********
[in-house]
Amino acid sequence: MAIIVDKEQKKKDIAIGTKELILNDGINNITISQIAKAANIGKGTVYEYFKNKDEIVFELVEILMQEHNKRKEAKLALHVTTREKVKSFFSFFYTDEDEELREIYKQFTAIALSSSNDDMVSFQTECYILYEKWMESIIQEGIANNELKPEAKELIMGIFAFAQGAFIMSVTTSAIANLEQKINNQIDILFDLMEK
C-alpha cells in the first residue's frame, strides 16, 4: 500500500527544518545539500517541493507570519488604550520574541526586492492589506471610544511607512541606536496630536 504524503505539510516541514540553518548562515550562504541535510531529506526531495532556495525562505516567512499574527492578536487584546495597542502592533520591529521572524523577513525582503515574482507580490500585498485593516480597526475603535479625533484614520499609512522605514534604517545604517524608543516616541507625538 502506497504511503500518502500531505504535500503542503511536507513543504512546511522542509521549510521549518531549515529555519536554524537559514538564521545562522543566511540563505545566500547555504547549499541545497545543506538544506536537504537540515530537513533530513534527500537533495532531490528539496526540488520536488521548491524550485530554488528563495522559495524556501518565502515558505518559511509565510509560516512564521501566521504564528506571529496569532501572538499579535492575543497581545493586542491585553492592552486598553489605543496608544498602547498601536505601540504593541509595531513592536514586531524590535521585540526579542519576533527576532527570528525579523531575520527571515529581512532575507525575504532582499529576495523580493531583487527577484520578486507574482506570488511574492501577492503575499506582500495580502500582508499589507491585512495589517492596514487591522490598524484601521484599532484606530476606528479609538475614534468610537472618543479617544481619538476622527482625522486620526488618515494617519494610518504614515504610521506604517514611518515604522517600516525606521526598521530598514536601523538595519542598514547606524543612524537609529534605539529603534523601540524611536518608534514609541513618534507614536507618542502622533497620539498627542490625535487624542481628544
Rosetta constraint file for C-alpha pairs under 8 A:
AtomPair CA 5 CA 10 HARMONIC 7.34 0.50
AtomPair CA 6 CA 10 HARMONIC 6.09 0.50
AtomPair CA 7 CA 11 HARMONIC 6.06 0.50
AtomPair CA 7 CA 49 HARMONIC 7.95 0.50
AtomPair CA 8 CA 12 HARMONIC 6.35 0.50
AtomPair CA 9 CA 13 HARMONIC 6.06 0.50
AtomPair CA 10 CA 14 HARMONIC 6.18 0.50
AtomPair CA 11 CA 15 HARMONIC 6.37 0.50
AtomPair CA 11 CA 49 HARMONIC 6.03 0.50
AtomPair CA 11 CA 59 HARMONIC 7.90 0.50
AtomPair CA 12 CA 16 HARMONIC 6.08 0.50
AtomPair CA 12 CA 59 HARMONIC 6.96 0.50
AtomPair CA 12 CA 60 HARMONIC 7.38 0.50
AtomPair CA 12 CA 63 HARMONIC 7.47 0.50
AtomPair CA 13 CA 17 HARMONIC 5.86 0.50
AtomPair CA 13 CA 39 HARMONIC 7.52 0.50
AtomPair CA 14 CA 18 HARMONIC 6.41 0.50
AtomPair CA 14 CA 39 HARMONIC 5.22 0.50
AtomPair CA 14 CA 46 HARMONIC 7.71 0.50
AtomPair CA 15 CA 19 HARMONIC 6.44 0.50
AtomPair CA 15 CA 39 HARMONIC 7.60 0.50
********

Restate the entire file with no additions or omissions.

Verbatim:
[in-house]
Amino acid sequence: MAIIVDKEQKKKDIAIGTKELILNDGINNITISQIAKAANIGKGTVYEYFKNKDEIVFELVEILMQEHNKRKEAKLALHVTTREKVKSFFSFFYTDEDEELREIYKQFTAIALSSSNDDMVSFQTECYILYEKWMESIIQEGIANNELKPEAKELIMGIFAFAQGAFIMSVTTSAIANLEQKINNQIDILFDLMEK
C-alpha cells in the first residue's frame, strides 16, 4: 500500500527544518545539500517541493507570519488604550520574541526586492492589506471610544511607512541606536496630536 504524503505539510516541514540553518548562515550562504541535510531529506526531495532556495525562505516567512499574527492578536487584546495597542502592533520591529521572524523577513525582503515574482507580490500585498485593516480597526475603535479625533484614520499609512522605514534604517545604517524608543516616541507625538 502506497504511503500518502500531505504535500503542503511536507513543504512546511522542509521549510521549518531549515529555519536554524537559514538564521545562522543566511540563505545566500547555504547549499541545497545543506538544506536537504537540515530537513533530513534527500537533495532531490528539496526540488520536488521548491524550485530554488528563495522559495524556501518565502515558505518559511509565510509560516512564521501566521504564528506571529496569532501572538499579535492575543497581545493586542491585553492592552486598553489605543496608544498602547498601536505601540504593541509595531513592536514586531524590535521585540526579542519576533527576532527570528525579523531575520527571515529581512532575507525575504532582499529576495523580493531583487527577484520578486507574482506570488511574492501577492503575499506582500495580502500582508499589507491585512495589517492596514487591522490598524484601521484599532484606530476606528479609538475614534468610537472618543479617544481619538476622527482625522486620526488618515494617519494610518504614515504610521506604517514611518515604522517600516525606521526598521530598514536601523538595519542598514547606524543612524537609529534605539529603534523601540524611536518608534514609541513618534507614536507618542502622533497620539498627542490625535487624542481628544
Rosetta constraint file for C-alpha pairs under 8 A:
AtomPair CA 5 CA 10 HARMONIC 7.34 0.50
AtomPair CA 6 CA 10 HARMONIC 6.09 0.50
AtomPair CA 7 CA 11 HARMONIC 6.06 0.50
AtomPair CA 7 CA 49 HARMONIC 7.95 0.50
AtomPair CA 8 CA 12 HARMONIC 6.35 0.50
AtomPair CA 9 CA 13 HARMONIC 6.06 0.50
AtomPair CA 10 CA 14 HARMONIC 6.18 0.50
AtomPair CA 11 CA 15 HARMONIC 6.37 0.50
AtomPair CA 11 CA 49 HARMONIC 6.03 0.50
AtomPair CA 11 CA 59 HARMONIC 7.90 0.50
AtomPair CA 12 CA 16 HARMONIC 6.08 0.50
AtomPair CA 12 CA 59 HARMONIC 6.96 0.50
AtomPair CA 12 CA 60 HARMONIC 7.38 0.50
AtomPair CA 12 CA 63 HARMONIC 7.47 0.50
AtomPair CA 13 CA 17 HARMONIC 5.86 0.50
AtomPair CA 13 CA 39 HARMONIC 7.52 0.50
AtomPair CA 14 CA 18 HARMONIC 6.41 0.50
AtomPair CA 14 CA 39 HARMONIC 5.22 0.50
AtomPair CA 14 CA 46 HARMONIC 7.71 0.50
AtomPair CA 15 CA 19 HARMONIC 6.44 0.50
AtomPair CA 15 CA 39 HARMONIC 7.60 0.50